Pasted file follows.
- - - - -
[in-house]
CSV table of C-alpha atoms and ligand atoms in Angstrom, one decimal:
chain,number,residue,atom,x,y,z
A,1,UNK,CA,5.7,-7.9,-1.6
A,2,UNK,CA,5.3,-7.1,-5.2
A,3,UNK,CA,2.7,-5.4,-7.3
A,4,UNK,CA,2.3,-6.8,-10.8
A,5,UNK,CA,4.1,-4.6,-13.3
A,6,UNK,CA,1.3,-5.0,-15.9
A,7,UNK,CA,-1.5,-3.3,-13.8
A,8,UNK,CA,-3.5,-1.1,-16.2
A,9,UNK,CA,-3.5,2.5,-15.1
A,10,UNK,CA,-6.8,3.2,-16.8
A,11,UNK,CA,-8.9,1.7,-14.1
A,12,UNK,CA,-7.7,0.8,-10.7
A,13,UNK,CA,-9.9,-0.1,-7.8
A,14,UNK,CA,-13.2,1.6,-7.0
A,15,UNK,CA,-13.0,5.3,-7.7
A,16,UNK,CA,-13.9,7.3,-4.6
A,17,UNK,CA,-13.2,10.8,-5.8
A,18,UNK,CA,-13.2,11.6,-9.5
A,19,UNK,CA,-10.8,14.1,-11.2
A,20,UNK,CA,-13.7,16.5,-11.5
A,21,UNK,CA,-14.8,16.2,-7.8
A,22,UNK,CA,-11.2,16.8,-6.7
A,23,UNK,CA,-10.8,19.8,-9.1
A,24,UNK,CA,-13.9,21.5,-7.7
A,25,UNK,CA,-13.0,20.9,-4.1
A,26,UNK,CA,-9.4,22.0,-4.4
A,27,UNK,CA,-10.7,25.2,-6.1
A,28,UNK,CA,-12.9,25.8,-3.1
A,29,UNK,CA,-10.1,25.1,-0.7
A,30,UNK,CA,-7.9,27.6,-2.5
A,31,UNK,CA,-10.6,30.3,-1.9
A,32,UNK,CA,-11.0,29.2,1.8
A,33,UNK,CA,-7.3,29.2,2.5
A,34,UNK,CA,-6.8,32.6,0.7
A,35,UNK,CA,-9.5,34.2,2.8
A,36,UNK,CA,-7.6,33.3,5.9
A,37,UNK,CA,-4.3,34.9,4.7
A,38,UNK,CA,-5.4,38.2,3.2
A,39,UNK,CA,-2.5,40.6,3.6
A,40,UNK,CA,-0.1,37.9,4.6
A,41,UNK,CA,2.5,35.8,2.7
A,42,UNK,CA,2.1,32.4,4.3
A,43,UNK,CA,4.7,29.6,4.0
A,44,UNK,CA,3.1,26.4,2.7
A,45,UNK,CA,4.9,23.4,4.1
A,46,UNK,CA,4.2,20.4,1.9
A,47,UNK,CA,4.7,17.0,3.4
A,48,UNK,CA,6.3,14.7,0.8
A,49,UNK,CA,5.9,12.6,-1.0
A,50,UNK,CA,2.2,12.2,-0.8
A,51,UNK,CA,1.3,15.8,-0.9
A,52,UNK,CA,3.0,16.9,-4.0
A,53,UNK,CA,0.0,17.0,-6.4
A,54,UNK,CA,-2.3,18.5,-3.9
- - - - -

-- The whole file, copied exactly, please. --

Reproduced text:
[in-house]
CSV table of C-alpha atoms and ligand atoms in Angstrom, one decimal:
chain,number,residue,atom,x,y,z
A,1,UNK,CA,5.7,-7.9,-1.6
A,2,UNK,CA,5.3,-7.1,-5.2
A,3,UNK,CA,2.7,-5.4,-7.3
A,4,UNK,CA,2.3,-6.8,-10.8
A,5,UNK,CA,4.1,-4.6,-13.3
A,6,UNK,CA,1.3,-5.0,-15.9
A,7,UNK,CA,-1.5,-3.3,-13.8
A,8,UNK,CA,-3.5,-1.1,-16.2
A,9,UNK,CA,-3.5,2.5,-15.1
A,10,UNK,CA,-6.8,3.2,-16.8
A,11,UNK,CA,-8.9,1.7,-14.1
A,12,UNK,CA,-7.7,0.8,-10.7
A,13,UNK,CA,-9.9,-0.1,-7.8
A,14,UNK,CA,-13.2,1.6,-7.0
A,15,UNK,CA,-13.0,5.3,-7.7
A,16,UNK,CA,-13.9,7.3,-4.6
A,17,UNK,CA,-13.2,10.8,-5.8
A,18,UNK,CA,-13.2,11.6,-9.5
A,19,UNK,CA,-10.8,14.1,-11.2
A,20,UNK,CA,-13.7,16.5,-11.5
A,21,UNK,CA,-14.8,16.2,-7.8
A,22,UNK,CA,-11.2,16.8,-6.7
A,23,UNK,CA,-10.8,19.8,-9.1
A,24,UNK,CA,-13.9,21.5,-7.7
A,25,UNK,CA,-13.0,20.9,-4.1
A,26,UNK,CA,-9.4,22.0,-4.4
A,27,UNK,CA,-10.7,25.2,-6.1
A,28,UNK,CA,-12.9,25.8,-3.1
A,29,UNK,CA,-10.1,25.1,-0.7
A,30,UNK,CA,-7.9,27.6,-2.5
A,31,UNK,CA,-10.6,30.3,-1.9
A,32,UNK,CA,-11.0,29.2,1.8
A,33,UNK,CA,-7.3,29.2,2.5
A,34,UNK,CA,-6.8,32.6,0.7
A,35,UNK,CA,-9.5,34.2,2.8
A,36,UNK,CA,-7.6,33.3,5.9
A,37,UNK,CA,-4.3,34.9,4.7
A,38,UNK,CA,-5.4,38.2,3.2
A,39,UNK,CA,-2.5,40.6,3.6
A,40,UNK,CA,-0.1,37.9,4.6
A,41,UNK,CA,2.5,35.8,2.7
A,42,UNK,CA,2.1,32.4,4.3
A,43,UNK,CA,4.7,29.6,4.0
A,44,UNK,CA,3.1,26.4,2.7
A,45,UNK,CA,4.9,23.4,4.1
A,46,UNK,CA,4.2,20.4,1.9
A,47,UNK,CA,4.7,17.0,3.4
A,48,UNK,CA,6.3,14.7,0.8
A,49,UNK,CA,5.9,12.6,-1.0
A,50,UNK,CA,2.2,12.2,-0.8
A,51,UNK,CA,1.3,15.8,-0.9
A,52,UNK,CA,3.0,16.9,-4.0
A,53,UNK,CA,0.0,17.0,-6.4
A,54,UNK,CA,-2.3,18.5,-3.9